11 things Prince George will never be able to do

Happy birthday, Prince George! You probably don't even know it's your birthday, but your palace handlers and their co-conspirators -- the global media -- will make sure everyone else in the world does. And who can fault them when there's all this sad, troubling stuff happening around the world.

But, listen, we've got news for you. WorldViews is not the greatest admirer of the monarchy and we figure you should learn the hard truth about being a British royal sooner rather than later: It was a lot more fun in the past. Here are a number of things you will never be able to do.

Execute irritating clerics: Henry II, one of the first great medieval English kings (though, let's be honest, he was much more French), rose to power with the ambitious priest Thomas Becket as one of his chief consiglieres. But the two eventually fell out and Becket, now the Archbishop of Canterbury, became a thorn in Henry's side. Driven to fury in 1170, the king growled in court "Will no one rid me of this turbulent priest?" (Henry's choice adjective is also remembered in other accounts as "meddlesome" or "troublesome.") Some knights in the court perhaps took their monarch's rage too seriously, journeyed to the Canterbury Cathedral and dispatched Becket, an infamous murder that made the priest a martyr. But sorry, Prince George, WorldViews doubts your tantrums will lead to such extrajudicial actions, even if the CIA is listening.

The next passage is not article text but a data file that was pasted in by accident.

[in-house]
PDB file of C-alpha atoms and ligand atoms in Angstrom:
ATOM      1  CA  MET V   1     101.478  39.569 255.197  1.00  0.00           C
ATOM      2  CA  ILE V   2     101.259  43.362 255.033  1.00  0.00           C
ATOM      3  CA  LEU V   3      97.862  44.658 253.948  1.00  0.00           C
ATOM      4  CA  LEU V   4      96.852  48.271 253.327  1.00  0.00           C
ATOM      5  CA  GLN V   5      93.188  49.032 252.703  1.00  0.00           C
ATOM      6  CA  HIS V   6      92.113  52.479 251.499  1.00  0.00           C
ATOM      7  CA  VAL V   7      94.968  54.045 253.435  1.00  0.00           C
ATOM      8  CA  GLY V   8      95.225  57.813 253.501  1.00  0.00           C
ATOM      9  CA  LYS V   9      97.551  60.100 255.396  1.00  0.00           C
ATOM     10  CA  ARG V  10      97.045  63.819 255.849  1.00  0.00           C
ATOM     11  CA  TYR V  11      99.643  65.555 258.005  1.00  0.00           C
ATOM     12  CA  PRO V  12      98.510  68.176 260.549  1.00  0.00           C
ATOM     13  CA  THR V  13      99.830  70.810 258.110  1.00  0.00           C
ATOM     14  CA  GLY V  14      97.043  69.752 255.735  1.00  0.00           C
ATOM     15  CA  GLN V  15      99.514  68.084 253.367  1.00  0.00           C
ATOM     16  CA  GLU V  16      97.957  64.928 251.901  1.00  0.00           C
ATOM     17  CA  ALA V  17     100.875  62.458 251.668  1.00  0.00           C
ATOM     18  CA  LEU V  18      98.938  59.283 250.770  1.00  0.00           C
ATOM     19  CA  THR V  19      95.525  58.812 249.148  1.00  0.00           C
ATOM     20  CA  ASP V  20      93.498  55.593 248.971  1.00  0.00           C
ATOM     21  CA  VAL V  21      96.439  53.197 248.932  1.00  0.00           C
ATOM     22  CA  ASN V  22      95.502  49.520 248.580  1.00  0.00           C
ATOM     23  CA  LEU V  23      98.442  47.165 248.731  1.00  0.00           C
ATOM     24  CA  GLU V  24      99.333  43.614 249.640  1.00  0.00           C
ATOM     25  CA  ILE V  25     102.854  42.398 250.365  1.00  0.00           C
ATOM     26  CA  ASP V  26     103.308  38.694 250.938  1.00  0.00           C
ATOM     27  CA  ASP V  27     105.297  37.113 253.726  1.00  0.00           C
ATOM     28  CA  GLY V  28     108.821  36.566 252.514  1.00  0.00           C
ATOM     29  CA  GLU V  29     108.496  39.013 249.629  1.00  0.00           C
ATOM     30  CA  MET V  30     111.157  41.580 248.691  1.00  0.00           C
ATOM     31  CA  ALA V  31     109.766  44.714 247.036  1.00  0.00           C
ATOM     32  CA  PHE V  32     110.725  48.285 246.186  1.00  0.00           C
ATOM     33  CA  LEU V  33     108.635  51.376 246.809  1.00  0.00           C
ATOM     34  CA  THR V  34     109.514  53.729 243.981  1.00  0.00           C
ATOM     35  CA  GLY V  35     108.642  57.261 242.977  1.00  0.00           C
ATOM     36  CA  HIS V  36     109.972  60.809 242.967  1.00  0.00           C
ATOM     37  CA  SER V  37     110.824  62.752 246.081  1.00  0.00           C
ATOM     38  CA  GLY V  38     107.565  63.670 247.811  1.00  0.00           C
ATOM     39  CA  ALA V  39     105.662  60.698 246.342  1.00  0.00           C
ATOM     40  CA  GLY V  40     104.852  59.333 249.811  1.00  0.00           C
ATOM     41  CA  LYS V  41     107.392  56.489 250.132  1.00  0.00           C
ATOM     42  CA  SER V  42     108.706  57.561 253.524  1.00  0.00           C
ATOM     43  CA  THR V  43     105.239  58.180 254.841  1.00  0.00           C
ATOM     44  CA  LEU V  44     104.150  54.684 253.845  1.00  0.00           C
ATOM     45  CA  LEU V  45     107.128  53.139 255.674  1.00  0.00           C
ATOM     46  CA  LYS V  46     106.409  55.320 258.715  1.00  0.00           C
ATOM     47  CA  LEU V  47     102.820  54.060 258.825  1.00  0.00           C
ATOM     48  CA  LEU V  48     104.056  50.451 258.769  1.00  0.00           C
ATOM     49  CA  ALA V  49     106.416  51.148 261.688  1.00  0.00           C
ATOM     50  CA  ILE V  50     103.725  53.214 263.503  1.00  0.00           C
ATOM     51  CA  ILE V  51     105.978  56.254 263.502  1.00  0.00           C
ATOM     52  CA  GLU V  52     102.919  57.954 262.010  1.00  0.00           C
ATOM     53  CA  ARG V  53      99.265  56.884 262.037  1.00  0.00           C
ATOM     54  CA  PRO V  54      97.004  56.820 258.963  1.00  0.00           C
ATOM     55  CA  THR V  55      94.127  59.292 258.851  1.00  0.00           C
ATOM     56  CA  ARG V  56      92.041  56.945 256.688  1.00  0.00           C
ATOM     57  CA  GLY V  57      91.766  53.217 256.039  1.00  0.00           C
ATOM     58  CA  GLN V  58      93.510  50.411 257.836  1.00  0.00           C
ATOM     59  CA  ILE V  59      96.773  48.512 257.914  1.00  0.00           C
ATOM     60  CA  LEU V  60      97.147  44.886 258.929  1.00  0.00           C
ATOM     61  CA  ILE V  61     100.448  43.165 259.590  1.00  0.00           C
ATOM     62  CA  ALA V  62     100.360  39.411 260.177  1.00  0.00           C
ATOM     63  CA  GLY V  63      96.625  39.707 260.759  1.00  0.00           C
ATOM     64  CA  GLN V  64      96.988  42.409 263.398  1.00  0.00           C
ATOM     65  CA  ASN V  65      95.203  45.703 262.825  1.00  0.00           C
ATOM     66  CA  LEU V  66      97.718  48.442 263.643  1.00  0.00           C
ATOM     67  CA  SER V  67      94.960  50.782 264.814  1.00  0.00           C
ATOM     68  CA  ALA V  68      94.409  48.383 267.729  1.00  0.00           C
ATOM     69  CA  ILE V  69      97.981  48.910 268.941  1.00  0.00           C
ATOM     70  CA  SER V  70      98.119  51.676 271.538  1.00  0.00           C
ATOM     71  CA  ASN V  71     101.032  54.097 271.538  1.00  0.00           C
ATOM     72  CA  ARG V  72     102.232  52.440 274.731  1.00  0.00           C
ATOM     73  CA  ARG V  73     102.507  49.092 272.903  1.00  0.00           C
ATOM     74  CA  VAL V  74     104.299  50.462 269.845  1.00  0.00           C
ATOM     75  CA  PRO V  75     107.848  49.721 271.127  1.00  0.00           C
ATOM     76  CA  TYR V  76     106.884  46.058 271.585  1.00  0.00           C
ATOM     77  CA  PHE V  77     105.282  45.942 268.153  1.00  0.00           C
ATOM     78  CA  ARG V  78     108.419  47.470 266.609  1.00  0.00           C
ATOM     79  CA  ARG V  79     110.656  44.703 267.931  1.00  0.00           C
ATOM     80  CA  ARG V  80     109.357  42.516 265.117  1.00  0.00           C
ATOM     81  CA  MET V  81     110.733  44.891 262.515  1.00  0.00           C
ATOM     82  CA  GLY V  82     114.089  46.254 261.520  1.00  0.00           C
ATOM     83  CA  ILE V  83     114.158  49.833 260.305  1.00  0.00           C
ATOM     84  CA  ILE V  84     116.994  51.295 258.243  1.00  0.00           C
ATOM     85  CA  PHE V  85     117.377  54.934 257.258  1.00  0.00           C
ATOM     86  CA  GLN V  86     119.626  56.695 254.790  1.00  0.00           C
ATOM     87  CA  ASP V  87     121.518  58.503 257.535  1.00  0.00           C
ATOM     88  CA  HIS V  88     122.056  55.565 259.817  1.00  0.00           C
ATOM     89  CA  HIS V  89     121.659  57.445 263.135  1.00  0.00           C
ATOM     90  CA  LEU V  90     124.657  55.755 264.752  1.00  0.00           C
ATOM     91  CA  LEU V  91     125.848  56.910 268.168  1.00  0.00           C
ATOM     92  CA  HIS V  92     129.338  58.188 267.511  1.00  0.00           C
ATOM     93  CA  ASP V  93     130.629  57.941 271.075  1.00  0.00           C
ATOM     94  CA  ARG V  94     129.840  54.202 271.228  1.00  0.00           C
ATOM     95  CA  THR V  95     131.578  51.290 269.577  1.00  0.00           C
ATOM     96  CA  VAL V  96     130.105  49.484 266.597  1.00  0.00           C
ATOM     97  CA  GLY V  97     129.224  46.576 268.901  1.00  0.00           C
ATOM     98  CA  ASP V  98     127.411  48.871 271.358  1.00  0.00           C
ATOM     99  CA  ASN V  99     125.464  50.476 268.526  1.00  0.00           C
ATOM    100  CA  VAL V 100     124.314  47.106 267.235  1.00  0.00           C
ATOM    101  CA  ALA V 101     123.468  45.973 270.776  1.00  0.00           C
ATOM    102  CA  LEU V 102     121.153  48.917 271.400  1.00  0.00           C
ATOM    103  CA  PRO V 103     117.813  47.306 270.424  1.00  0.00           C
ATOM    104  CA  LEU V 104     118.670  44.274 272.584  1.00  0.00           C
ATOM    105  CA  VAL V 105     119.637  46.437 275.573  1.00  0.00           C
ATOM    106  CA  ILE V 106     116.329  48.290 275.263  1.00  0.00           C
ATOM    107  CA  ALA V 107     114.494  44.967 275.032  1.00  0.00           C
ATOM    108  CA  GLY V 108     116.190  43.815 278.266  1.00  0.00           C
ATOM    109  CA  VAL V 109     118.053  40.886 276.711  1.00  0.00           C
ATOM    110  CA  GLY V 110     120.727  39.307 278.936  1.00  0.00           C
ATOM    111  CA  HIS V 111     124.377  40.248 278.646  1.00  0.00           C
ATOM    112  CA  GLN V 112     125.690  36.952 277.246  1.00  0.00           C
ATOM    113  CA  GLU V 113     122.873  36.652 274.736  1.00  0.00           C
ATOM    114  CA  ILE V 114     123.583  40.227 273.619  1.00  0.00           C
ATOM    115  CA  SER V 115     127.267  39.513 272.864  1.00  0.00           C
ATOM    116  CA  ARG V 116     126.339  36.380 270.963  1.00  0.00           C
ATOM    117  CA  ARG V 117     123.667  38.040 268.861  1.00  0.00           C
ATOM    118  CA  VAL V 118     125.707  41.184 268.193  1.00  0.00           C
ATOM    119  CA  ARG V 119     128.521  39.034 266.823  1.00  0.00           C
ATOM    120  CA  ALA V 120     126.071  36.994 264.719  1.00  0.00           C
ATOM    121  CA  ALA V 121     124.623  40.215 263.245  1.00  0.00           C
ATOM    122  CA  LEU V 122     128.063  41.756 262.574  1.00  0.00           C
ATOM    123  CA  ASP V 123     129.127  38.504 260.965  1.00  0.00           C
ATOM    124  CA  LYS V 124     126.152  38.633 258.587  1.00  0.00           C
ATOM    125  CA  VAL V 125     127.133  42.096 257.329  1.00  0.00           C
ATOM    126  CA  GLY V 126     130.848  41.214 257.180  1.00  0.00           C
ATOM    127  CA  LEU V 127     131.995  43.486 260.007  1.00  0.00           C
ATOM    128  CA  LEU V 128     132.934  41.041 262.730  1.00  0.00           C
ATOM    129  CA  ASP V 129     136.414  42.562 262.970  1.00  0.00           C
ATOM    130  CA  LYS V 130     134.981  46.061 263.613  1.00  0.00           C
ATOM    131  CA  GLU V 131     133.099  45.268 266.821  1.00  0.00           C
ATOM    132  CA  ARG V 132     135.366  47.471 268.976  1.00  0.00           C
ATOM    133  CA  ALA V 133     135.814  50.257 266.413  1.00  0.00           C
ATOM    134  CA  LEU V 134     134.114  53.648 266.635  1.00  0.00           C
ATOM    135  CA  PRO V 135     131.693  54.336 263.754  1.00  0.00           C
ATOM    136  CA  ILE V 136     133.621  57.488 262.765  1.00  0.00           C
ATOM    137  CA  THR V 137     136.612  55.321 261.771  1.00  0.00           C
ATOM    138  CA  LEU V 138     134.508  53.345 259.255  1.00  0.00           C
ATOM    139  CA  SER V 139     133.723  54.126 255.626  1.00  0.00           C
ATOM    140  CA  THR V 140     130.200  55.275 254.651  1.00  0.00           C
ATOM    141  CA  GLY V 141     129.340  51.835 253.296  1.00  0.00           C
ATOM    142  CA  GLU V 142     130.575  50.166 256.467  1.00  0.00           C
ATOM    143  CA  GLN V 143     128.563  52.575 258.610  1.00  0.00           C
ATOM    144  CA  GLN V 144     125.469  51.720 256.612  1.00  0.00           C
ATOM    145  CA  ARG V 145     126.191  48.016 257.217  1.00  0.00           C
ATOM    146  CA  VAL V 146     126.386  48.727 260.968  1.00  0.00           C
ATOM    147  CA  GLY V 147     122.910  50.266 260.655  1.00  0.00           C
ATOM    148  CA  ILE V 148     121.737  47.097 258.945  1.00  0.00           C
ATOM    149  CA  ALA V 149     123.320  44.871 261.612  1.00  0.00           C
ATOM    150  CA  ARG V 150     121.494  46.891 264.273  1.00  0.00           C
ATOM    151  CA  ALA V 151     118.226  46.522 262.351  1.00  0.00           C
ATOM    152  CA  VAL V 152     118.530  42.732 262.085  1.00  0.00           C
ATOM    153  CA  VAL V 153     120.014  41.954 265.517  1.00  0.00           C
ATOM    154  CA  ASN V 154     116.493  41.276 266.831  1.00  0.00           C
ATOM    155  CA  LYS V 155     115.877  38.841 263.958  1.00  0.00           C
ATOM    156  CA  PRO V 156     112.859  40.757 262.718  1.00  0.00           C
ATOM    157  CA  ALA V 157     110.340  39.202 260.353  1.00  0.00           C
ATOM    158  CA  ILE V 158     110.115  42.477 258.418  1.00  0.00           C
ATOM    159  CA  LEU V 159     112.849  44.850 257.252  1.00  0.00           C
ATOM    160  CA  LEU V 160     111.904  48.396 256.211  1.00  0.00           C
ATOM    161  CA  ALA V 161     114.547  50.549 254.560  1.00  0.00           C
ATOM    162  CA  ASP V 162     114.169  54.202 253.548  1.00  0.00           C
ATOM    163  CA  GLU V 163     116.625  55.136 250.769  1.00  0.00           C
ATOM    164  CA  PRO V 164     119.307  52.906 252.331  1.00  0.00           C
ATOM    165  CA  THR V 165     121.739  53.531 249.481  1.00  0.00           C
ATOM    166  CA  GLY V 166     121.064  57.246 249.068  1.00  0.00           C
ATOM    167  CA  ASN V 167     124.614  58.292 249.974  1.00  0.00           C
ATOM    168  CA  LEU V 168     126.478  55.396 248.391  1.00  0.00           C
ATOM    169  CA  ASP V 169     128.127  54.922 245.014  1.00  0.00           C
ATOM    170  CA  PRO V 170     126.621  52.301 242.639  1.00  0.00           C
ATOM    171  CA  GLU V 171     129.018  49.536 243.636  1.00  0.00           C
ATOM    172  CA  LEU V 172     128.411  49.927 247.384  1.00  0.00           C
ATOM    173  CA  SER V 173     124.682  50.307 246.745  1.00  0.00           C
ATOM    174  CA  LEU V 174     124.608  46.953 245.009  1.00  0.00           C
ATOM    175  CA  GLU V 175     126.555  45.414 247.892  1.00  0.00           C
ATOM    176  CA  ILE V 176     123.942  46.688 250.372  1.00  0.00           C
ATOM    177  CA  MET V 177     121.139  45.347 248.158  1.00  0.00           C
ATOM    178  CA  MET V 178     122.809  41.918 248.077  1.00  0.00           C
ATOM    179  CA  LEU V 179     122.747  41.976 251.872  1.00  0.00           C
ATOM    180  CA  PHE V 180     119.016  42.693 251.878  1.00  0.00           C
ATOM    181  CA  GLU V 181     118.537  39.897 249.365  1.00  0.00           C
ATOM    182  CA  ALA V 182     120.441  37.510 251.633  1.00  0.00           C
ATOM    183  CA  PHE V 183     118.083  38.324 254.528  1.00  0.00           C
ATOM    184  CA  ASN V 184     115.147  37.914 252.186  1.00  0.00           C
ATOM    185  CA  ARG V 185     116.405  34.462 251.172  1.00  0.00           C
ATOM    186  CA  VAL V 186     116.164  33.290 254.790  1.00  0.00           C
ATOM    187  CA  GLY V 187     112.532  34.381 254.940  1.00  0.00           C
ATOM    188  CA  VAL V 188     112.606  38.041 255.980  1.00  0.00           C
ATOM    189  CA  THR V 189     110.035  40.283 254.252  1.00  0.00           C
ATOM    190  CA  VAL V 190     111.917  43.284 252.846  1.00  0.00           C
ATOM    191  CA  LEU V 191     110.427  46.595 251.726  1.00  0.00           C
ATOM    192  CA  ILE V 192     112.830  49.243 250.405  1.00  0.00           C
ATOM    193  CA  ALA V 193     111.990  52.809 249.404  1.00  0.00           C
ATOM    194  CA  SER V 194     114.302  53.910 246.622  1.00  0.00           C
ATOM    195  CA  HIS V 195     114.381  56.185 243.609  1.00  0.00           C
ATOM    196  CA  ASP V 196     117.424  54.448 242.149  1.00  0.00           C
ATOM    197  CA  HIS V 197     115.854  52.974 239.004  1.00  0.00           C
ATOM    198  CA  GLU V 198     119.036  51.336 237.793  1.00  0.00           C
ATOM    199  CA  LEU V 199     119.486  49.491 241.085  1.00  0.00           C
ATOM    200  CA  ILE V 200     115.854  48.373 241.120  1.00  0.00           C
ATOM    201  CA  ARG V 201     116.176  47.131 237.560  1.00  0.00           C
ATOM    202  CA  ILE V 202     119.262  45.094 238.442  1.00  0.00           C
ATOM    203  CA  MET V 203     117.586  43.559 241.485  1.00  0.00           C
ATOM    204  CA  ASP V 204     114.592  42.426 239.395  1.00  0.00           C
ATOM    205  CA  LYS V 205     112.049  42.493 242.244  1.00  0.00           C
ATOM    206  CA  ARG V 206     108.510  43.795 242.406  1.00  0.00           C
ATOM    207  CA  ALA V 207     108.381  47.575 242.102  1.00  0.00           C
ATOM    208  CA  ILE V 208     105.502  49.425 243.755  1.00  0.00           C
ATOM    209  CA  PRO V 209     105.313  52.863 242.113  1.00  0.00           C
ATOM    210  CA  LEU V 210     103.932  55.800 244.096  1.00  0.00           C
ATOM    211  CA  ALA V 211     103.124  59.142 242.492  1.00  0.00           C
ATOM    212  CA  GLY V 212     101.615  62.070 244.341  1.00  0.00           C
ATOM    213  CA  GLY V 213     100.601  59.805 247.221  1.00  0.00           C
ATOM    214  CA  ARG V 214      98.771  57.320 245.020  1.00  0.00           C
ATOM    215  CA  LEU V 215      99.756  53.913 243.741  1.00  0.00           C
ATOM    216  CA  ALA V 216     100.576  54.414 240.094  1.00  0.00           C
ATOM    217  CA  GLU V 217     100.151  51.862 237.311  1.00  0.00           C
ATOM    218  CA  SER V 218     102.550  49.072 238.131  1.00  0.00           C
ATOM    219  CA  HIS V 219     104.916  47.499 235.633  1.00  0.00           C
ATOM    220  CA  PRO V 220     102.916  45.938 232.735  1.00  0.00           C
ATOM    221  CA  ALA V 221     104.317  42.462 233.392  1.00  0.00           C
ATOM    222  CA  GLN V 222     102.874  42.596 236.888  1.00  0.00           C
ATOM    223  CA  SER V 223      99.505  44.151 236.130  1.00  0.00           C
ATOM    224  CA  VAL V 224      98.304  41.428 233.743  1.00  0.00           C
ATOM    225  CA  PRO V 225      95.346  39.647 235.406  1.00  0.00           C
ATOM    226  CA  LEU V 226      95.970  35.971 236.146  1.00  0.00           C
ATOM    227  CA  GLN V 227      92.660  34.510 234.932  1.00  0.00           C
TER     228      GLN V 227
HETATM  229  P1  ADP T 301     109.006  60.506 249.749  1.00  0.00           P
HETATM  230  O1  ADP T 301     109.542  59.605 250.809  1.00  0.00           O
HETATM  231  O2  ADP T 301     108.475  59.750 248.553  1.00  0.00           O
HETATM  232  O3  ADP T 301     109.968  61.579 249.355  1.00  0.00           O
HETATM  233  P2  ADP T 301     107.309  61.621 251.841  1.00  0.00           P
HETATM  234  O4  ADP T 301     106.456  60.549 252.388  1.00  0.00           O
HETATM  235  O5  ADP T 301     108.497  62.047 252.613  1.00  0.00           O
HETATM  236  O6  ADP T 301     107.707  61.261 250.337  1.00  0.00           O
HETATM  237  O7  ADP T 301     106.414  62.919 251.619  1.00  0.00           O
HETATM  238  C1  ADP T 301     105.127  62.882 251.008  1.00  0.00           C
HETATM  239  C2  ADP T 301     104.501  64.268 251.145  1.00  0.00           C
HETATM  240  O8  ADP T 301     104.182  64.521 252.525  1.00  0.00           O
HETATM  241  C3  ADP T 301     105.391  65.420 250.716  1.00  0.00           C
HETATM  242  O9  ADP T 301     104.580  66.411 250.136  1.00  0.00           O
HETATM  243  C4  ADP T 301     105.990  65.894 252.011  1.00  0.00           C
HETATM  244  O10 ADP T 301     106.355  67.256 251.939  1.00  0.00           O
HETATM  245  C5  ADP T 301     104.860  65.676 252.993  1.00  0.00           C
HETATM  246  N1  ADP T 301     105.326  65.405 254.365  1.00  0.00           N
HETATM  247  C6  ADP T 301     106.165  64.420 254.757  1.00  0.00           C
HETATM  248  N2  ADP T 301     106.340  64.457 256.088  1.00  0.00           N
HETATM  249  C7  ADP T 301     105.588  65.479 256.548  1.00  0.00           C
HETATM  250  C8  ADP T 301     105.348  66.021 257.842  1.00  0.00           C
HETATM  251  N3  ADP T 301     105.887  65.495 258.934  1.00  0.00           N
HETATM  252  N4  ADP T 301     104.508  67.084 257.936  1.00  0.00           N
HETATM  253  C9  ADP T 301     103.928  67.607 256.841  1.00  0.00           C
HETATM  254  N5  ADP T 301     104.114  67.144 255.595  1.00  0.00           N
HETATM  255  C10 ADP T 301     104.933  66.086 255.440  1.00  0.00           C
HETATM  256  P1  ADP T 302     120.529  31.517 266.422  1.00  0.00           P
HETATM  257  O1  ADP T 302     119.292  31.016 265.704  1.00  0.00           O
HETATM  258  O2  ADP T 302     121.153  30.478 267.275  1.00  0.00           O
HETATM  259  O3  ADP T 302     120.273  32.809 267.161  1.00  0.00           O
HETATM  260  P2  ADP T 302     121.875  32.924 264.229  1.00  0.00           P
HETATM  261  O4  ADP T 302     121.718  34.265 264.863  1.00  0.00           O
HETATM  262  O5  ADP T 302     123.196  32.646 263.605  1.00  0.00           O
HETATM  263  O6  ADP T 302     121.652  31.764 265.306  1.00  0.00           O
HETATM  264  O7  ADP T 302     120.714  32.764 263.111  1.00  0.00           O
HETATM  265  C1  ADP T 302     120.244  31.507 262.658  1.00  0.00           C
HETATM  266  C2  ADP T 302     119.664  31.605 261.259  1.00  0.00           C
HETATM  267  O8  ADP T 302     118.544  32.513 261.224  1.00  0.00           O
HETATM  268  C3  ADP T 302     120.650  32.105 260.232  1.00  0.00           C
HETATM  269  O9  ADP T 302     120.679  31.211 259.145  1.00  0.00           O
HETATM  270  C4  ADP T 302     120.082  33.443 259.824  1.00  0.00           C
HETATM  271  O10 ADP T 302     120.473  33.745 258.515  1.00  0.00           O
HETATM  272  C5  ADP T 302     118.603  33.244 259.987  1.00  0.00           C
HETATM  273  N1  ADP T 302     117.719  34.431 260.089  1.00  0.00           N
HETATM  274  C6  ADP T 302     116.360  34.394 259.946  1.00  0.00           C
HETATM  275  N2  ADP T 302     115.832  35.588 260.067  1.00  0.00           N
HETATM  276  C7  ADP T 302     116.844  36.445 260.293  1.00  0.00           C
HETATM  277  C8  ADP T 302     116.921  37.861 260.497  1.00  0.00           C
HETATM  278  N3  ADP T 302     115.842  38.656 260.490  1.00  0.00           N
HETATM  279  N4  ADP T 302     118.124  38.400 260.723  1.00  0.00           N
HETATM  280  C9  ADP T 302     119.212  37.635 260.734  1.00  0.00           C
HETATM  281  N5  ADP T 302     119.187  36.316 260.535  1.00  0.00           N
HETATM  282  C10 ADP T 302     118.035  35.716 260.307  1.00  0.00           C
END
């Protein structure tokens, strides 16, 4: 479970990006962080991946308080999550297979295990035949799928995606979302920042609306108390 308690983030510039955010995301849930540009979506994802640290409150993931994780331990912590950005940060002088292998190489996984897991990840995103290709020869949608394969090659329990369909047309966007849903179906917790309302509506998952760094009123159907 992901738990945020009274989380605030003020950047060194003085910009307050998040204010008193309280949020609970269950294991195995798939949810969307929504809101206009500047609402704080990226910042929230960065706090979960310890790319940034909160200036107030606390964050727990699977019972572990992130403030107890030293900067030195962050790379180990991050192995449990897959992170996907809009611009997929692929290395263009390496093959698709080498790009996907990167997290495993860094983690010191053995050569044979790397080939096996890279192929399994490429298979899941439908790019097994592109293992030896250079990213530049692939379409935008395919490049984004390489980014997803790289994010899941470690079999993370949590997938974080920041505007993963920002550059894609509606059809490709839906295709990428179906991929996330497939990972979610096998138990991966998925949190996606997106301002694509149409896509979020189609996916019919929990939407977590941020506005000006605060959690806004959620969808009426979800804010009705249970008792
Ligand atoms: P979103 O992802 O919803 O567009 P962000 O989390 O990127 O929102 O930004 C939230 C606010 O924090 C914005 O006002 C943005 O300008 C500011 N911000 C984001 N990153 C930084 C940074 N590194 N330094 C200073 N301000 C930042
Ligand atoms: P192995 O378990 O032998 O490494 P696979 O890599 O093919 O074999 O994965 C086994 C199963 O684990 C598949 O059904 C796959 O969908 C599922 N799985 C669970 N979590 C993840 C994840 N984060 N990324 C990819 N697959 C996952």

Go join the Crusades: Oh, to be like King Richard the Lionheart, who did next to nothing for the English people but is remembered for a piety and love of country he probably never had. You, Prince George, will never be so lucky: cameras, tabloids and those plebs on social media will stalk you wherever you roam. You will never be able to escape your tiresome family, go off on the Third Crusade, chill out in Jerusalem, and sack, slaughter and plunder indiscriminately on the way. After all, your uncle barely managed to fire a gun in Afghanistan.

Bully Scotland: Your English predecessors had a long and proud tradition of massacring, subjugating and generally tormenting those restive Scots north of Hadrian's wall (and let's not even get started on those Irish). Your family, on the other hand, remain mere bystanders as Scotland now heads for a referendum later this year on the question of independence. Any overt intervention on your part would be imprudent. How boring.

Murder rival claimants to the throne: Richard III has been remembered through the ages as a scheming, gnarled, twisted ruler (though some vehemently disagree)-- a character of Shakespearean depth. You, sadly, will always be more Kardashian than Tudor or Plantagenet. And you certainly won't be able to lock up pesky relatives in the Tower of London and have them, as the legend goes, smothered to death.

Get married over and over again: Let's face it, Prince George, your family has little stomach for any more divorces (they don't seem to mind weddings, though). You probably won't be able to repeat Henry VIII's memorable feat of going through six wives--alienating one and beheading another, in the process. On the bright side, maybe historians at Oxford will never refer to you as a "horrid beast."